I was hanging out with some Junior High students last Wednesday, and the question came up…how do you really live your life? LIVE it…not just taking in breath.

When I asked them, ‘How do you really LIVE your life?’ I was met with silence.

That’s a hard question for adults, and paralyzing for most teenagers who cannot see beyond the weekend. Yet a justifiable question everyone should ask themselves.

Maybe the more forward way to ask it is, how are you wasting the time you’ve been given to live, not simply exist…but to live?

Paul lived with no regrets…constantly urging his readers to live the same. But his version of ‘living’ didn’t include a bucket list or making a lot of money, and it certainly didn’t include the comfort we claim as necessity.

Paul lived an adventure. Paul lived freely the life God transformed him to live. He lived by the Spirit. More to the point…compelled by the Spirit.

 “And now, compelled by the Spirit, I am going to Jerusalem, not knowing what will happen to me there. I only know that in every city the Holy Spirit warns me that prison and hardships are facing me. However, I consider my life worth nothing to me, if only I may finish the race and complete the task the Lord Jesus has given me—the task of testifying to the gospel of God’s grace. [Acts 20:22-24]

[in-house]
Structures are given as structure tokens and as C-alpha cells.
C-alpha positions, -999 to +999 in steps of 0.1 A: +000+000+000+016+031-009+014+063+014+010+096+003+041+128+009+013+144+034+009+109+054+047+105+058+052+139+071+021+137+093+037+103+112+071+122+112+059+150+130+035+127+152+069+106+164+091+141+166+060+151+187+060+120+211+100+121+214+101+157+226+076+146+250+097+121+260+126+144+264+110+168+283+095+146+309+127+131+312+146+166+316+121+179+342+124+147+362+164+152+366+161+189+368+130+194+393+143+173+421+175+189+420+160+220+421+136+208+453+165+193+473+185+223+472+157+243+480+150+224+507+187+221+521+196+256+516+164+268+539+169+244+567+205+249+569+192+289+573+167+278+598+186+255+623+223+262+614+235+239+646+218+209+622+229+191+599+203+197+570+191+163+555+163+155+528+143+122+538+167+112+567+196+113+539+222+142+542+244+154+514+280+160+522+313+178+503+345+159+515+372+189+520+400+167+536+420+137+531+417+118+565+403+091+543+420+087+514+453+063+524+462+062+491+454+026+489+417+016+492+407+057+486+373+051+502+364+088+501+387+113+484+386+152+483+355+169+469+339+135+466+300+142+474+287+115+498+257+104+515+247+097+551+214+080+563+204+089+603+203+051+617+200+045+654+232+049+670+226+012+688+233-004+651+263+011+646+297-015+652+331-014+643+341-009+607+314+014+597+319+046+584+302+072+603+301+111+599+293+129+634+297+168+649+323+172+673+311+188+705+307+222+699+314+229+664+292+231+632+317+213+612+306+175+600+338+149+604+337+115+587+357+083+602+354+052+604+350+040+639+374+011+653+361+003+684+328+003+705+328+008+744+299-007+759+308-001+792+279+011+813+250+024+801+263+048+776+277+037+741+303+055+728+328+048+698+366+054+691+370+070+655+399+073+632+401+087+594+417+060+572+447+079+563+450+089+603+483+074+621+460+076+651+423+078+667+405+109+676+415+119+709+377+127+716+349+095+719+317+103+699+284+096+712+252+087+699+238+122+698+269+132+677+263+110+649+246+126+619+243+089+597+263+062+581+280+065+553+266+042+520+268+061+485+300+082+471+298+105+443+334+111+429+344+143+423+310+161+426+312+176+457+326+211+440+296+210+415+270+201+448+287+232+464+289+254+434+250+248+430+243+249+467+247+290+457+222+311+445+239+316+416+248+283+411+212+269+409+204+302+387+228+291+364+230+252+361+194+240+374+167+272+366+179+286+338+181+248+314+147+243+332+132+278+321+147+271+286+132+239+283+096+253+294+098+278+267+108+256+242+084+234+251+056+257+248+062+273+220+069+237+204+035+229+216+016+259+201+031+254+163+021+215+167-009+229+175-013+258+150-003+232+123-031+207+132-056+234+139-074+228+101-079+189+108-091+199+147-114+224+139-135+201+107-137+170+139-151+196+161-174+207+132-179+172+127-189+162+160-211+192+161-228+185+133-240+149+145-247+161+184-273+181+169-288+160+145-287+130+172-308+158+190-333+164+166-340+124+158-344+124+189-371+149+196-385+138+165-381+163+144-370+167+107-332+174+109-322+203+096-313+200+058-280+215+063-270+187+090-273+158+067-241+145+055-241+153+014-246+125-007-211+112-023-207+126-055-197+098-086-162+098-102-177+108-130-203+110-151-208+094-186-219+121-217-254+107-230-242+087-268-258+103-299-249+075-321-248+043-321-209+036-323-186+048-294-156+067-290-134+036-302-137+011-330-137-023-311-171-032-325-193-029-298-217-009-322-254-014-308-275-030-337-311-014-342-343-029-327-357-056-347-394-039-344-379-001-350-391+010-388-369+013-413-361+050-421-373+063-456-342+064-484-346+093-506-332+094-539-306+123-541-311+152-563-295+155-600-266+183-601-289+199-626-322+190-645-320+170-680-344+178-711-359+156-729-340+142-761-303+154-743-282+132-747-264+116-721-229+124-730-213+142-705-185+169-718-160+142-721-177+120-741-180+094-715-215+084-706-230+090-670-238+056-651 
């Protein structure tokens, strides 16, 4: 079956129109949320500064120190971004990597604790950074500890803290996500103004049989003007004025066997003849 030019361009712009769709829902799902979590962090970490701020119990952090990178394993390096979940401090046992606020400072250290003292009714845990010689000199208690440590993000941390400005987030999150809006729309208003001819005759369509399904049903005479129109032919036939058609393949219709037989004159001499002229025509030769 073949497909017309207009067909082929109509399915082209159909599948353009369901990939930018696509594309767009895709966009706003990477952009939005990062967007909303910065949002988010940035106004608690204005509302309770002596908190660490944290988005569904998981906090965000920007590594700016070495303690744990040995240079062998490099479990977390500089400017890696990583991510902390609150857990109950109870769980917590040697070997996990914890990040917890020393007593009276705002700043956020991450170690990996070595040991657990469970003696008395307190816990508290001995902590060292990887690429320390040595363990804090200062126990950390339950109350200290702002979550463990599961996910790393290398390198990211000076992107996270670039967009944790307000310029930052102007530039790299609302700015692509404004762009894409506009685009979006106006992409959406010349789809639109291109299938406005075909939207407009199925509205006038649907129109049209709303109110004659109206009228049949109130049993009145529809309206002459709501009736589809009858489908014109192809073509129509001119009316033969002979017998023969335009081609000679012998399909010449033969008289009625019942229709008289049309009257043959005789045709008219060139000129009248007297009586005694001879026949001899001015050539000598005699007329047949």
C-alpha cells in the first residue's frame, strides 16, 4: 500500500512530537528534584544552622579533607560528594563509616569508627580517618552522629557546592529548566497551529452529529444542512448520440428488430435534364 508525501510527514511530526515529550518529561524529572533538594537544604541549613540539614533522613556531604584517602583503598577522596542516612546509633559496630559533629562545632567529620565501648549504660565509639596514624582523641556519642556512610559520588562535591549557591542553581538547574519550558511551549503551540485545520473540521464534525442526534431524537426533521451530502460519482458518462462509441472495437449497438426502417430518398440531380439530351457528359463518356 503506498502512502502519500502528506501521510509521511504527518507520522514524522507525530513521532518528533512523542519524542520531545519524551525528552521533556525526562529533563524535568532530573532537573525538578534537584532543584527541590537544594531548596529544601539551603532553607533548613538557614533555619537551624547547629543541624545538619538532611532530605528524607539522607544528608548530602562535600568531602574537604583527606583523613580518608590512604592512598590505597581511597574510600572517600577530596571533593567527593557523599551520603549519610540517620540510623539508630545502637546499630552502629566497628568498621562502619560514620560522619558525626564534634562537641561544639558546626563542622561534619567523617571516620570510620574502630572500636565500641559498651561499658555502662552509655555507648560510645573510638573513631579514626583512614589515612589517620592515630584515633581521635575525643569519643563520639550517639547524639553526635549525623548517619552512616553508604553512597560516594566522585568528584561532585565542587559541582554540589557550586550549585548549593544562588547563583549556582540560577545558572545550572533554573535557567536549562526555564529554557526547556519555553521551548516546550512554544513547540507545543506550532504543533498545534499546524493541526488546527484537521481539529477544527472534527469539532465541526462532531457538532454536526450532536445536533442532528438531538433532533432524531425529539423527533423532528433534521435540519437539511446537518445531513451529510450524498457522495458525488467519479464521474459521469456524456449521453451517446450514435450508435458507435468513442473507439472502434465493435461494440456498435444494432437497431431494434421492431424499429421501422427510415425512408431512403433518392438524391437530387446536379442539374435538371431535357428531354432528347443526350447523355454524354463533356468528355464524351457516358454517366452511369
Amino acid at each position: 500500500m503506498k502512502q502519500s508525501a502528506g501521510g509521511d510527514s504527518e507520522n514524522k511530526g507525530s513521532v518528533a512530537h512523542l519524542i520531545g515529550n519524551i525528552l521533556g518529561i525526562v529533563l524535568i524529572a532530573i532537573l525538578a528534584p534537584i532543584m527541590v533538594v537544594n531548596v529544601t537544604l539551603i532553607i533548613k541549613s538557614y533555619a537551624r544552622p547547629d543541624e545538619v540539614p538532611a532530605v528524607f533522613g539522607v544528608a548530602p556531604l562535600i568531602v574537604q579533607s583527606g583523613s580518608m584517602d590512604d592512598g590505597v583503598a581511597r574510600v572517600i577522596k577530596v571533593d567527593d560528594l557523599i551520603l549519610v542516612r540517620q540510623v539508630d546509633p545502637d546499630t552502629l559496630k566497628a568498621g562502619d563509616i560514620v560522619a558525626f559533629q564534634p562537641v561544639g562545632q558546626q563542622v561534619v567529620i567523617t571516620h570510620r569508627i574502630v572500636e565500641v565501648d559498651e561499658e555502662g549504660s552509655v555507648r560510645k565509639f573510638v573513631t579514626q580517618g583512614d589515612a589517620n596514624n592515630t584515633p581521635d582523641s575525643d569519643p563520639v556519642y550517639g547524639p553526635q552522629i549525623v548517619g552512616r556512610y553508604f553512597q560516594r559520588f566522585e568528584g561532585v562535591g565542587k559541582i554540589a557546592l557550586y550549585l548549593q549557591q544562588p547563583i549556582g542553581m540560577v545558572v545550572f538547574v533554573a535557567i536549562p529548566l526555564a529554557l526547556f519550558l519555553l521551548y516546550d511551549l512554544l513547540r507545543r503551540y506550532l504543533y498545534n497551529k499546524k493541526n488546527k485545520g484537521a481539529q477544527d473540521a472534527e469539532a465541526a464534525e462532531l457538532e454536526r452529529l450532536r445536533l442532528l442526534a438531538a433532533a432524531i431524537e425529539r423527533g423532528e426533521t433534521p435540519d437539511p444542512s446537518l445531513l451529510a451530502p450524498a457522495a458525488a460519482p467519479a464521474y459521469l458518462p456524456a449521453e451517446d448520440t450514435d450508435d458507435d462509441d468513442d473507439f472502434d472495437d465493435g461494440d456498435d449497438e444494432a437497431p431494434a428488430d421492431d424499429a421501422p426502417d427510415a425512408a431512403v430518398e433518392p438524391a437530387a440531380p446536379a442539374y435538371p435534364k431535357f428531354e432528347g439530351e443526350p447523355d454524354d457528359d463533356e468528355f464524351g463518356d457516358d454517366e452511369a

I fully recognize Paul lived for something unique, and for something that most consider ‘of the Bible’ not of our ‘time.’ But does that mean we completely dismiss his way of living?

Ultimately dismissing his way of living for his Savior?

I choose to live for my Savior, and while that means a lot of things…it does mean living spontaneously, sometimes even completely by the seat of my pants Holy Spirit spontaneity. It means living by radically loving others. It means people looking in confusion at choices I make. It means living with laughter that is too loud. It means living in community with others living sent lives.

Breathe in God’s life giving peace, joy, love, compassion, kindness…hope…

Breathe out God’s Kingdom breath.